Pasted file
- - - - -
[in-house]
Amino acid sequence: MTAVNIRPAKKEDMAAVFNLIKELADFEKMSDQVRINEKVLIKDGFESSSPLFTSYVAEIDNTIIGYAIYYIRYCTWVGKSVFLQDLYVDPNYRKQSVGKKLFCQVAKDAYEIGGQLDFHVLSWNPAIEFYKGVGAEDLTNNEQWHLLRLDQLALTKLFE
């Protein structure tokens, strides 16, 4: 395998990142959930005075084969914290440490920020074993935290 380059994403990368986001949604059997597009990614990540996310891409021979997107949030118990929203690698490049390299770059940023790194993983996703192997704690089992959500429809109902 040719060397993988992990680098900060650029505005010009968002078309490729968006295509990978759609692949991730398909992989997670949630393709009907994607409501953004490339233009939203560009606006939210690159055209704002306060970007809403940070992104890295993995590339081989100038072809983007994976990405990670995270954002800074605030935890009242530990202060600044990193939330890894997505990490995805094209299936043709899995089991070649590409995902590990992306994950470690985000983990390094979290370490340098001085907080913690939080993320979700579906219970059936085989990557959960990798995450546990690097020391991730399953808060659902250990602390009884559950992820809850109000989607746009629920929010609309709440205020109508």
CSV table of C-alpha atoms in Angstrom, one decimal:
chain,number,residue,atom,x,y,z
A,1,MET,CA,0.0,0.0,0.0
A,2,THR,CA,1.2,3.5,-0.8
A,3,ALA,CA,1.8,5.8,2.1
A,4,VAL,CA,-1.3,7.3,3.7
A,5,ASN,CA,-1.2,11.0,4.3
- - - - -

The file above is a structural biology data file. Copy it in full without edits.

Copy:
[in-house]
Amino acid sequence: MTAVNIRPAKKEDMAAVFNLIKELADFEKMSDQVRINEKVLIKDGFESSSPLFTSYVAEIDNTIIGYAIYYIRYCTWVGKSVFLQDLYVDPNYRKQSVGKKLFCQVAKDAYEIGGQLDFHVLSWNPAIEFYKGVGAEDLTNNEQWHLLRLDQLALTKLFE
């Protein structure tokens, strides 16, 4: 395998990142959930005075084969914290440490920020074993935290 380059994403990368986001949604059997597009990614990540996310891409021979997107949030118990929203690698490049390299770059940023790194993983996703192997704690089992959500429809109902 040719060397993988992990680098900060650029505005010009968002078309490729968006295509990978759609692949991730398909992989997670949630393709009907994607409501953004490339233009939203560009606006939210690159055209704002306060970007809403940070992104890295993995590339081989100038072809983007994976990405990670995270954002800074605030935890009242530990202060600044990193939330890894997505990490995805094209299936043709899995089991070649590409995902590990992306994950470690985000983990390094979290370490340098001085907080913690939080993320979700579906219970059936085989990557959960990798995450546990690097020391991730399953808060659902250990602390009884559950992820809850109000989607746009629920929010609309709440205020109508």
CSV table of C-alpha atoms in Angstrom, one decimal:
chain,number,residue,atom,x,y,z
A,1,MET,CA,0.0,0.0,0.0
A,2,THR,CA,1.2,3.5,-0.8
A,3,ALA,CA,1.8,5.8,2.1
A,4,VAL,CA,-1.3,7.3,3.7
A,5,ASN,CA,-1.2,11.0,4.3